Digital Transformation in Law & Society: Comparative Perspectives on Families and New Media

New media usage entails disclosure of various types of information, offers new channels for secluded one-on-one as well as collective communication, and bears new risks of violating privacy, emotional integrity, and sexual selfdetermination. While particularly vulnerable online, children also benefit greatly from inclusion in digital discourse, access to information, and social opportunities. Rights to participation are to be reconciled with rights to protection. Children – as normative subjects and human beings – have rights to free expression and privacy; parental and societal efforts to protect children risk undermining these rights. New media practices and collectives shape childhood in ways that adults today did not experience themselves as children. Social web applications have become part of family life. The use of online imagery gives both children and parents a new means of outward (self-)representation. Connected toys and smart home devices have implications for concepts of (family) trust and private space. These elements of digital transformation challenge conceptions of data, (artistic) copyright, and parental responsibility. (Nation) State laws and policies collide with developing transnational codes and digital (youth) cultures. Comparative perspectives will allow light to be shed on these aspects of digital transformation in law and society.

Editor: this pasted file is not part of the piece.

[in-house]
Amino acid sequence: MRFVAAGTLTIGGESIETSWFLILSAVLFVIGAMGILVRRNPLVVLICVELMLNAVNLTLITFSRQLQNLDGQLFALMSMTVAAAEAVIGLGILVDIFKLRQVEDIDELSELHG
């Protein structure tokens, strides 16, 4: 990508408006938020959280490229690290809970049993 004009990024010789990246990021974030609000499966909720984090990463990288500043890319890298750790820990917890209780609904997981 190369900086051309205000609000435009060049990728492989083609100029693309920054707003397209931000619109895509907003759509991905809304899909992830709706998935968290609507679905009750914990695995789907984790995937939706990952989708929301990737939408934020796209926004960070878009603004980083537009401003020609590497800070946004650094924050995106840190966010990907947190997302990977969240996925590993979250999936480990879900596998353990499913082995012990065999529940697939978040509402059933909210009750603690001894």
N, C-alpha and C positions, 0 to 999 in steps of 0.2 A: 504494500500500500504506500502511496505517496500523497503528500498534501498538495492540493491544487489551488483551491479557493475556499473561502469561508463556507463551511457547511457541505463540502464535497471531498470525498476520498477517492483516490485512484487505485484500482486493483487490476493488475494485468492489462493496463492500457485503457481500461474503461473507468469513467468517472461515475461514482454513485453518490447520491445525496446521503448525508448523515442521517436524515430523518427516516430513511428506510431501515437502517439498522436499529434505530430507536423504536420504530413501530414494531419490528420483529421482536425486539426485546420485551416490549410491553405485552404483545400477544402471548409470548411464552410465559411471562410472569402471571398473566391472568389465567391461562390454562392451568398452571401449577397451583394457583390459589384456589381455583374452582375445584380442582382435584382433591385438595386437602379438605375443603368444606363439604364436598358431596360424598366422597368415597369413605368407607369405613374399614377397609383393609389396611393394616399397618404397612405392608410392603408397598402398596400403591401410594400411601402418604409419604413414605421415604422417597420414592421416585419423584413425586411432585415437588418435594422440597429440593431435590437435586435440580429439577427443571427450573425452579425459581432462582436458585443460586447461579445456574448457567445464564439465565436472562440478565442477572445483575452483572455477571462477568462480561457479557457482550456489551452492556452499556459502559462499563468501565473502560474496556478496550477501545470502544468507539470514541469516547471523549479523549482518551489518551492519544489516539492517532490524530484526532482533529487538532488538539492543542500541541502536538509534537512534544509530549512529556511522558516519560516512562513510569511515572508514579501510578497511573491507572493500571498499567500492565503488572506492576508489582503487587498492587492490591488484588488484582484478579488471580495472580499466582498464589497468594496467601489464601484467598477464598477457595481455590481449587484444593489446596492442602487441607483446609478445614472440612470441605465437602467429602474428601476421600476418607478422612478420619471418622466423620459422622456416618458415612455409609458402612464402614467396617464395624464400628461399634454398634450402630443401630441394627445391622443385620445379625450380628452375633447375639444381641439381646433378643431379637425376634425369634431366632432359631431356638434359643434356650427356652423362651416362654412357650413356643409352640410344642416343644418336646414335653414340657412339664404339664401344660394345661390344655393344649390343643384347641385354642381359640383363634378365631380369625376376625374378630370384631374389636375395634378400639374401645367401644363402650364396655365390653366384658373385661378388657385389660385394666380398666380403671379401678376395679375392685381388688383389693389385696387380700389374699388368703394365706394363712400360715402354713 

Nina Dethloff and Katharina Kaesling